Mea culpa, Youa culpa
Updated: Jan 19, 2021
The integrity of the Christian faith depends on Jesus, not upon the faithfulness of the Church nor, thank God, its perfection. The Church has always been a flawed (sometimes seriously flawed) means of God’s grace. And as it happens, finding fault for the terrible things the Church has done is a cottage industry w/in the church itself. Hitchens, Harris, and Dawkins have nothing over Martin Luther, for example, who said, “The church may be a whore, but the church is my mother.” Indeed, Jesus’ main trouble was with the organized religions of his day, not to mention his own disciples. Do you think he is surprised that terrible things have been done in his name? No. Dismayed? Yes. But surprised? Not at all.
The Church has always been an imperfect, and often recalcitrant, servant of God’s will. To be sure, it has done many great things since its inception (I think of the vast majority of hunger relief organizations, non-profit aid groups to the poor, and social justice ministries that exist ~ the Salvation Army, the Society for the Prevention of Cruelty to Animals, World Vision, Amnesty International, and the Red Cross immediately come to mind, not to mention the genesis of most of the world’s universities and hospitals). And yet, are there nonetheless those who, in the name of God and under the aegis of the Church, have done terrible things? Absolutely. Terrible things have been done in the name of democracy, too (like dropping the bomb on Hiroshima and creating false pretexts for the Iraq War, two name two examples), but that doesn’t mean that democracy as a system of government should be dissolved, or that all democracy is evil, does it?
The nature of any group of people, religious or otherwise, is that when we get together, bad things can often happen, even (or perhaps especially) in the name of good, or God. We are all broken people in need of redemption. And if this sounds distasteful to the atheist ear, as it most certainly will, I would simply ask them to take an inventory of their own lives. Surely they don’t see themselves as good, much less perfect. Surely they struggle like the rest of us: they wage war, lie sometimes when it is convenient, can be belligerent to those they love, not always live up to their own ideals. Would they want to live in a world populated with people like themselves? If their answer is “yes,” their name is Narcissus. Or Legion. And really, in a world where the largest free democracy spends a quarter of its entire budget (over $1,000,000,000 ~ that’s “trillion” with a “t”) on defending itself against the bad guys, can anyone actually say with a straight face that people are basically good?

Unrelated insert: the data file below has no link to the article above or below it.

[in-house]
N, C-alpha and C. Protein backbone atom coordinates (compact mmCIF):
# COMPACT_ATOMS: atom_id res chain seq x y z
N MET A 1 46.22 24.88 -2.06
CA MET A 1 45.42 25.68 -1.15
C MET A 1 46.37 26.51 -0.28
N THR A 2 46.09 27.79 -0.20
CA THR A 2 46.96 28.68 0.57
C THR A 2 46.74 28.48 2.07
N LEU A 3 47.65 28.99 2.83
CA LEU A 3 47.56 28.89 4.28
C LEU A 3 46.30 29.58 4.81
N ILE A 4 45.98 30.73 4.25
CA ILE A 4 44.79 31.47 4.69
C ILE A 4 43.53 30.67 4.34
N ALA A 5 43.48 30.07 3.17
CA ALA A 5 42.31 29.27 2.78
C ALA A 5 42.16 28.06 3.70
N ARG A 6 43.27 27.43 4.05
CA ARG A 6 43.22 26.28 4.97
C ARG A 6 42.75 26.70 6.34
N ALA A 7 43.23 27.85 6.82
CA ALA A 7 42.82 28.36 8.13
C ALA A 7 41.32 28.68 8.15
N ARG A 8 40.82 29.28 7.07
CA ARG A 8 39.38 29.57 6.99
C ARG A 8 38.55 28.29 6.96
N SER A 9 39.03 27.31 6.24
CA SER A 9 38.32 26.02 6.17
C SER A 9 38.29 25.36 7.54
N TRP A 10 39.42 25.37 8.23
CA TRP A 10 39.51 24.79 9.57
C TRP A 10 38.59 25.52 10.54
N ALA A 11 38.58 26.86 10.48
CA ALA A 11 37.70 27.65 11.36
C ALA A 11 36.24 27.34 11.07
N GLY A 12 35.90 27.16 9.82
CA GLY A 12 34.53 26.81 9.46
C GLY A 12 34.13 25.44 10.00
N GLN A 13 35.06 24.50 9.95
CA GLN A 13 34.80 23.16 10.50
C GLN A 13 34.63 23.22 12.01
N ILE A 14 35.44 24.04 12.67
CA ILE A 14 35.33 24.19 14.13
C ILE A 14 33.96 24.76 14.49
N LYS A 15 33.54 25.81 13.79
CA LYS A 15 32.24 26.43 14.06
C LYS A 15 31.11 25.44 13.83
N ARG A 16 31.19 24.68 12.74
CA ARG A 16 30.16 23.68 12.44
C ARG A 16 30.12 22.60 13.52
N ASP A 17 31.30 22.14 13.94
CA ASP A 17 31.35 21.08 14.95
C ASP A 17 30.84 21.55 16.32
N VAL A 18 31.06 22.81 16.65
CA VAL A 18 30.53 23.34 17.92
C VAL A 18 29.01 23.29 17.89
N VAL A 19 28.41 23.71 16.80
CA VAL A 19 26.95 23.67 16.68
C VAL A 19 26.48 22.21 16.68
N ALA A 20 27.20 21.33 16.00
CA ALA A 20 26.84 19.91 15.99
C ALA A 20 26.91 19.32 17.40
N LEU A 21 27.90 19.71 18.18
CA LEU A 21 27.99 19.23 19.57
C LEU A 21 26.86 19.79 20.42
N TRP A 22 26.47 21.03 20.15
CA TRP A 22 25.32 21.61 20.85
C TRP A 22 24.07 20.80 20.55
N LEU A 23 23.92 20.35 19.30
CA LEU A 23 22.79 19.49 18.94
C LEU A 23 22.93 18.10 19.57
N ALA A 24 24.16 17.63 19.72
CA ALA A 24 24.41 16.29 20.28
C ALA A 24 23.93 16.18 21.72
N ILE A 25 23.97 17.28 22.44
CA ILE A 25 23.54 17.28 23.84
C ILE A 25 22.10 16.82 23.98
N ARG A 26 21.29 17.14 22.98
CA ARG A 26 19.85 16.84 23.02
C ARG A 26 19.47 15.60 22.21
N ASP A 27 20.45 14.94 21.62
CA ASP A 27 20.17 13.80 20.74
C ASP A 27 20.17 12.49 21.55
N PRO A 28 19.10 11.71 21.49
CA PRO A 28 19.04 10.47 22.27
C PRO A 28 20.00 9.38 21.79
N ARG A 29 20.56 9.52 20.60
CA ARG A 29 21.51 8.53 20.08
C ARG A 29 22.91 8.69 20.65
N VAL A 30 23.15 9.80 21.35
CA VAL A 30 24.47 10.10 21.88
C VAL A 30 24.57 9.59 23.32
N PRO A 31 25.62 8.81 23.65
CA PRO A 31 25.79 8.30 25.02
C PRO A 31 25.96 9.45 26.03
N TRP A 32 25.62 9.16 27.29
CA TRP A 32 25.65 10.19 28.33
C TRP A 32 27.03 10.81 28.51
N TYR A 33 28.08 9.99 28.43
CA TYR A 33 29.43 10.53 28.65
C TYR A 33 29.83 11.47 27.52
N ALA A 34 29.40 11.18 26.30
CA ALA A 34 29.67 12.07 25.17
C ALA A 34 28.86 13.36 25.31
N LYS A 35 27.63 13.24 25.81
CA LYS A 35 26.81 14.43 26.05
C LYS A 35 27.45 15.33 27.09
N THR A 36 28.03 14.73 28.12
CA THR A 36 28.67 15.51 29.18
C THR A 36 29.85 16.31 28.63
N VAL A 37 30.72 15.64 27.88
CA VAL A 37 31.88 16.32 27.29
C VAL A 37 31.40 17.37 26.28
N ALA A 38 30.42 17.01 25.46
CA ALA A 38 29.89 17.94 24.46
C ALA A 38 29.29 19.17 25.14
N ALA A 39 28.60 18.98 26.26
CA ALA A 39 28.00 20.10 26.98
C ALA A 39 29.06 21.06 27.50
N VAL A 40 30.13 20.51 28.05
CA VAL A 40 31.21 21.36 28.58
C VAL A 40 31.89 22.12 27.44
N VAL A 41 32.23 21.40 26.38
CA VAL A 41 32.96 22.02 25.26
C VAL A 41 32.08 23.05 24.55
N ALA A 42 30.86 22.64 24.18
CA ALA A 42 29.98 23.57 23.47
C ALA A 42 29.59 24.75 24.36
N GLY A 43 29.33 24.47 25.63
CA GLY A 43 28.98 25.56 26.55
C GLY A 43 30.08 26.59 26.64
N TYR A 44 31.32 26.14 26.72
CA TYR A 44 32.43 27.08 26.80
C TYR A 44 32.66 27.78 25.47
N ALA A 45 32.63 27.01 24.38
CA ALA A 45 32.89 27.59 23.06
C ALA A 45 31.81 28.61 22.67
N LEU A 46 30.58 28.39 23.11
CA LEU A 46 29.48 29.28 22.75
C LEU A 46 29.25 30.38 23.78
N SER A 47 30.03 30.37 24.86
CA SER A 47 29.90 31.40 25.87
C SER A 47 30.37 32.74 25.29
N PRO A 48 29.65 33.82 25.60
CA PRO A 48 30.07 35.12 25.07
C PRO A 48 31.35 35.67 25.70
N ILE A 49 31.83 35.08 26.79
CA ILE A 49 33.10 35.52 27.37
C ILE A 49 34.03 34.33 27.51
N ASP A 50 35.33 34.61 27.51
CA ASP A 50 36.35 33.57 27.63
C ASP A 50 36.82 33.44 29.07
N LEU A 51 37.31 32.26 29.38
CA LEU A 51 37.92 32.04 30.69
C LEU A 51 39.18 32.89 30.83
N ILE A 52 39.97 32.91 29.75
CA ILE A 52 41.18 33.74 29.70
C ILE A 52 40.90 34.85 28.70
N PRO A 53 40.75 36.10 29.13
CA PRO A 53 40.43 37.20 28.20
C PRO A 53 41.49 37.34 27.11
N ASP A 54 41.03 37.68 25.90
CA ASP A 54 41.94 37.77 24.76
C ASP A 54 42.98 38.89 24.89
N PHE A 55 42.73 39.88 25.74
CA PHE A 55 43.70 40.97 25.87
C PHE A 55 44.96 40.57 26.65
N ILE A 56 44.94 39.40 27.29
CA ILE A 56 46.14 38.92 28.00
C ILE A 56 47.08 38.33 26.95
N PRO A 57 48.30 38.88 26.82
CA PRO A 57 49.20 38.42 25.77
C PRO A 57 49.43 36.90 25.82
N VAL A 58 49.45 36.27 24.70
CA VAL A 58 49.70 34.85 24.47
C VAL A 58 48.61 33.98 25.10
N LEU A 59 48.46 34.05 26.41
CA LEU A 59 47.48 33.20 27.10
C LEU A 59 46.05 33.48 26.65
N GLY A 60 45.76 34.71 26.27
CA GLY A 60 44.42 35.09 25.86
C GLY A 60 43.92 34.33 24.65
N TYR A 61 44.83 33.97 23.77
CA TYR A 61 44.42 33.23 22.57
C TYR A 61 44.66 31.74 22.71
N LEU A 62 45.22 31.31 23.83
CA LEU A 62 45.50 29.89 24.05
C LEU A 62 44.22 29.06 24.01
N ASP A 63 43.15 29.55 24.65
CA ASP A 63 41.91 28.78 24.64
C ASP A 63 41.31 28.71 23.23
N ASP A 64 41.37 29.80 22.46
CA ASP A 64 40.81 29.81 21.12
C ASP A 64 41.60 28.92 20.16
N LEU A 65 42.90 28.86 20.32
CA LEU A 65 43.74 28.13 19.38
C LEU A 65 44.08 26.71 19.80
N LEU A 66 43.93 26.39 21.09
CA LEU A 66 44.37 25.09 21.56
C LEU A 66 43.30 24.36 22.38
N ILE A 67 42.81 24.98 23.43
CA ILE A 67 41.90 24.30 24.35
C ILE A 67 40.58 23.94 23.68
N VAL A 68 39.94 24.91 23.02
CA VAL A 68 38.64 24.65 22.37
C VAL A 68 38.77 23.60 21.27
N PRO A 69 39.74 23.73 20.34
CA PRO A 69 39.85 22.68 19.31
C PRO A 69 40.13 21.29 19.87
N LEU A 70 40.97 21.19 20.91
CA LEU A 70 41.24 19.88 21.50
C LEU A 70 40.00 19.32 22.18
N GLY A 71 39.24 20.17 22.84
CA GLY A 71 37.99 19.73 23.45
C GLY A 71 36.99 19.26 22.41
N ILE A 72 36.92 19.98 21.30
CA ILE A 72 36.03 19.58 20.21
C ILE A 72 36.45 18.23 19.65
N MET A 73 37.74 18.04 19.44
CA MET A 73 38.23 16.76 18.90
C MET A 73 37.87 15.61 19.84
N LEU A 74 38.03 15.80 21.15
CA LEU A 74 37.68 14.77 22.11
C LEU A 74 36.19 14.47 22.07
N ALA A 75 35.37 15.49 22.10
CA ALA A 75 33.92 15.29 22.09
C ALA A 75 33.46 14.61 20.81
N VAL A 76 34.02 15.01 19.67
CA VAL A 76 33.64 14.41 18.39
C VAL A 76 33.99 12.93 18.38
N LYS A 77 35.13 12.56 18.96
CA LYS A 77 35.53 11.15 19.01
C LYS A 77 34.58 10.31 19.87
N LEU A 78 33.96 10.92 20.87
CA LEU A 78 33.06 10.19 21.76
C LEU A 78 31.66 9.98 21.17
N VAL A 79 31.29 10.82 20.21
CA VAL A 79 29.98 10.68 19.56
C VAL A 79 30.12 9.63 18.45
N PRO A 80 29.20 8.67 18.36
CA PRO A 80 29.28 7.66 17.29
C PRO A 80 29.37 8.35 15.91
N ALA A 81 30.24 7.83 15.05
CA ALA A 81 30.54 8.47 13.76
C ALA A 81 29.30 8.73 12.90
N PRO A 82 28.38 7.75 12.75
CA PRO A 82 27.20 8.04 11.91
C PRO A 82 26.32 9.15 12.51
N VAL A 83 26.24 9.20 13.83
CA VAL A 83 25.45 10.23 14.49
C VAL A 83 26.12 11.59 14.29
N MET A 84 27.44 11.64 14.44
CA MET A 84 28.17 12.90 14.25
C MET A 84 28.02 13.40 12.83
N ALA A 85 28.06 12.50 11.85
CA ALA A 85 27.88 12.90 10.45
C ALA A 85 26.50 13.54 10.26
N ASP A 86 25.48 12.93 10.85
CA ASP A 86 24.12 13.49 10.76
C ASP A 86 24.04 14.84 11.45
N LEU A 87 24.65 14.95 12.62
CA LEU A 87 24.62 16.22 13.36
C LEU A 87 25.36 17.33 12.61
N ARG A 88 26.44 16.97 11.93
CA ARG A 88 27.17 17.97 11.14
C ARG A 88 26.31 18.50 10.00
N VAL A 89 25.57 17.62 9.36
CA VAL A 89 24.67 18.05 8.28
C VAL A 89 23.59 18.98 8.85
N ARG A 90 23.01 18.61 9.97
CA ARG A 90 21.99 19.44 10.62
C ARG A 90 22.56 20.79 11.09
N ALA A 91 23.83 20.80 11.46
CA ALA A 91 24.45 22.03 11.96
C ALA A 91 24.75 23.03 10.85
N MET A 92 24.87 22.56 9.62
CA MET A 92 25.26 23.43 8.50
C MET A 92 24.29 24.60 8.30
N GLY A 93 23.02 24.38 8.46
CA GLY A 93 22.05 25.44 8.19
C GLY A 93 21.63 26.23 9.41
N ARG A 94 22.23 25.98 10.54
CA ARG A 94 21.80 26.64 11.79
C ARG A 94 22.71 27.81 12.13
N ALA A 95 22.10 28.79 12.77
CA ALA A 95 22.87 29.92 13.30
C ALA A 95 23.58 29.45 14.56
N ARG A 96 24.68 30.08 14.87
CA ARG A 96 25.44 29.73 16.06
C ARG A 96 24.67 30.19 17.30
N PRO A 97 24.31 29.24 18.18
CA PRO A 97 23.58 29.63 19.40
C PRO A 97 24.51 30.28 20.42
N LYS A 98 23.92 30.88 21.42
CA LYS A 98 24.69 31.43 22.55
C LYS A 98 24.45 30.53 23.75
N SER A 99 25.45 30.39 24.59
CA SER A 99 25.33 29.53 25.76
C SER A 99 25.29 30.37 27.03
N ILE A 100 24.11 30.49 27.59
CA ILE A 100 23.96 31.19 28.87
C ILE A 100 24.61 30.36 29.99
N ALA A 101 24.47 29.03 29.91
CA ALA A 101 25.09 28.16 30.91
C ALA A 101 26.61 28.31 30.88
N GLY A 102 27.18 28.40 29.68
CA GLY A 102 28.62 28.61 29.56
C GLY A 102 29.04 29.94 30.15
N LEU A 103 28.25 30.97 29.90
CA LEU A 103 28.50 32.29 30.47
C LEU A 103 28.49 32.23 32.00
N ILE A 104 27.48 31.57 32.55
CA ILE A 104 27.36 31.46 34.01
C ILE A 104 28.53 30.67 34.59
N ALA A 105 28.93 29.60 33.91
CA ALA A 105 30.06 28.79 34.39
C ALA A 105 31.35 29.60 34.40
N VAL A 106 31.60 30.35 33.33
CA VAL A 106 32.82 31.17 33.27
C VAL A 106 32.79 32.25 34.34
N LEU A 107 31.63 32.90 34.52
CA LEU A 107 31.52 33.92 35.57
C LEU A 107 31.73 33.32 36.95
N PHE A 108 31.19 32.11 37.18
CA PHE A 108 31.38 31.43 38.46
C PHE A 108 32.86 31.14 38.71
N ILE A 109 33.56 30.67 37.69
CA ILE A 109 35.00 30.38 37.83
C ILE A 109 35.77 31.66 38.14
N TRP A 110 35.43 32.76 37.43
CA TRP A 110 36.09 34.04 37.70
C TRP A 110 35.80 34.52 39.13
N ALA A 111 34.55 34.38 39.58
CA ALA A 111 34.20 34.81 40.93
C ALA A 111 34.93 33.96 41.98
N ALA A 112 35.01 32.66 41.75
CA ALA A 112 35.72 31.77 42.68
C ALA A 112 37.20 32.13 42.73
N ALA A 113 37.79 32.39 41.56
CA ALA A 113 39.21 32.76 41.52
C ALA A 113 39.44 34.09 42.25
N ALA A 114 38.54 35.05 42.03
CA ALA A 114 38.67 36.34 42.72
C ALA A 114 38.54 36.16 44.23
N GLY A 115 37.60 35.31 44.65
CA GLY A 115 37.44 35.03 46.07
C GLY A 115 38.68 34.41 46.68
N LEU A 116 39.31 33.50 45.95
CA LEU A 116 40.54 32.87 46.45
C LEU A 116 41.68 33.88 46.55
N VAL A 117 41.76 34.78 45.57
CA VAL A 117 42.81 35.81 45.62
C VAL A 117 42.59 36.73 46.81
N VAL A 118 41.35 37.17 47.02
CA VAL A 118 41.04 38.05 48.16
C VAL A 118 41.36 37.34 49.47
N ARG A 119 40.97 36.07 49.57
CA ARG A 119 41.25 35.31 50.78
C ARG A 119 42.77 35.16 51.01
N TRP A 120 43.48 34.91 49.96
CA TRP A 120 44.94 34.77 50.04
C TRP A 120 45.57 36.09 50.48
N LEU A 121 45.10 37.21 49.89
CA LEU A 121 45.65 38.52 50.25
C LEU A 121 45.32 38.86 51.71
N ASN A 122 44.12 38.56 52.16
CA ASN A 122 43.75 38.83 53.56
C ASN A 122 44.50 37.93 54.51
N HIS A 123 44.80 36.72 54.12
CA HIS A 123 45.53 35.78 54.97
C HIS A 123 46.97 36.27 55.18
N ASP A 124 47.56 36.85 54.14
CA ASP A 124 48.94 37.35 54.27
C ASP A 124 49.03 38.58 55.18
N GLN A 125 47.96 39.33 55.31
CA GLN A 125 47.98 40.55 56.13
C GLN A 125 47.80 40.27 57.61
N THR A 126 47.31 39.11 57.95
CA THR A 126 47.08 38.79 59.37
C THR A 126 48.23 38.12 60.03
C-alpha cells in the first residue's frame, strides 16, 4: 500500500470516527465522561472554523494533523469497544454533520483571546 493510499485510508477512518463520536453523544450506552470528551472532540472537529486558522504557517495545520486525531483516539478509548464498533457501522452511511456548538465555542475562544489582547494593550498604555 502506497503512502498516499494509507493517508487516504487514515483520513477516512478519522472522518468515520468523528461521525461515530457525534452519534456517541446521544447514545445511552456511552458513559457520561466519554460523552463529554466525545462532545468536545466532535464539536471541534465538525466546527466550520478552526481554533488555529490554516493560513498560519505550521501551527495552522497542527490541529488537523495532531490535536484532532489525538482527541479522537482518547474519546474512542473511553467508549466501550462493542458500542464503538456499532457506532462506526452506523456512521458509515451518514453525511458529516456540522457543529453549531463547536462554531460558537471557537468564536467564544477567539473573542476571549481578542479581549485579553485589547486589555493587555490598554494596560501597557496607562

Charles Taylor, in his magnificent tome “A Secular Age,” argues that the Church (and in his view, the Reformation specifically) is essentially responsible for the rise of secularism and atheism in the modern age. He is not alone in this assessment. We Christians uncritically accepted the naturalist parameters of science as the only respectable arbiter of truth, and as a result, we shrunk God down to measurable, reasonable size; then made him answerable to our indictments; then relegated him to the far reaches of the cosmos; and then, when he wasn’t looking, almost took him out of the equation altogether. We called it Providential Deism, which in case you’re not familiar, is the religious expression our great country is founded upon. It was the religion of Thomas Jefferson, patron saint of all things patriotic, and the preferred religious expression of Ben Franklin.
Perhaps the resurgence of atheism will serve as a wake-up call to all religious people who have rested on the dogma of religious platitudes. You can read this article by Jonathan Sacks that he wrote a few years back entitled “Why Did God Create Atheists?” as a nice corrective: http://www.timesonline.co.uk/tol/comment/faith/article607773.ece
If we Christians really mean what we believe (and believe what we mean), then we need to stop engaging atheists at their own game of Prove It! and once again pick up the mantle of service and humility that indelibly marked the Founder of our faith, and which has been our rightful heritage from the beginning. In the meantime, as I write this, millions upon millions of Christians around the world are doing just that: quietly going about their lives in service to others, forgiving their enemies, praying for those who persecute them, fighting for justice. They rarely make the news, of course (where’s the salacious sound bite, the gruesome pics?), and so the world is lulled into thinking that they don’t exist. But they do. Just met one the other day for breakfast. Old friend.
Actually, the world is full of them.